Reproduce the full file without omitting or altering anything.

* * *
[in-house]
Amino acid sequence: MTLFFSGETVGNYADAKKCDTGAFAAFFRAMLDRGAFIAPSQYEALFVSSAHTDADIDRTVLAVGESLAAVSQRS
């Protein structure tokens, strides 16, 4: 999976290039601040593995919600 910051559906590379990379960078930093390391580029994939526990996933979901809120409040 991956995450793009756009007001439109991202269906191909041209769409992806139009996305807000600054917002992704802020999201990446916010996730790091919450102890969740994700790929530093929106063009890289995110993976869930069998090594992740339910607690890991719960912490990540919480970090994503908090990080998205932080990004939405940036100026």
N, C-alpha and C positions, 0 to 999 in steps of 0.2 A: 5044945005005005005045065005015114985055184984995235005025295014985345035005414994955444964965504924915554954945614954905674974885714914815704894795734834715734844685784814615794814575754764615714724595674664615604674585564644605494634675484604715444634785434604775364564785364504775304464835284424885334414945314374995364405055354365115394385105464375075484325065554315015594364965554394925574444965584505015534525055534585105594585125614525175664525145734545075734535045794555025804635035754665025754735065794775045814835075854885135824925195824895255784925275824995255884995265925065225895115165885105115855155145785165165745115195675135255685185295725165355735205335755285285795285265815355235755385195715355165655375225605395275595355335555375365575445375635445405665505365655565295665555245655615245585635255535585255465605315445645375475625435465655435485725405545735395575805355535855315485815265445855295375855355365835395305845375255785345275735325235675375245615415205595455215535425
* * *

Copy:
[in-house]
Amino acid sequence: MTLFFSGETVGNYADAKKCDTGAFAAFFRAMLDRGAFIAPSQYEALFVSSAHTDADIDRTVLAVGESLAAVSQRS
């Protein structure tokens, strides 16, 4: 999976290039601040593995919600 910051559906590379990379960078930093390391580029994939526990996933979901809120409040 991956995450793009756009007001439109991202269906191909041209769409992806139009996305807000600054917002992704802020999201990446916010996730790091919450102890969740994700790929530093929106063009890289995110993976869930069998090594992740339910607690890991719960912490990540919480970090994503908090990080998205932080990004939405940036100026």
N, C-alpha and C positions, 0 to 999 in steps of 0.2 A: 5044945005005005005045065005015114985055184984995235005025295014985345035005414994955444964965504924915554954945614954905674974885714914815704894795734834715734844685784814615794814575754764615714724595674664615604674585564644605494634675484604715444634785434604775364564785364504775304464835284424885334414945314374995364405055354365115394385105464375075484325065554315015594364965554394925574444965584505015534525055534585105594585125614525175664525145734545075734535045794555025804635035754665025754735065794775045814835075854885135824925195824895255784925275824995255884995265925065225895115165885105115855155145785165165745115195675135255685185295725165355735205335755285285795285265815355235755385195715355165655375225605395275595355335555375365575445375635445405665505365655565295665555245655615245585635255535585255465605315445645375475625435465655435485725405545735395575805355535855315485815265445855295375855355365835395305845375255785345275735325235675375245615415205595455215535425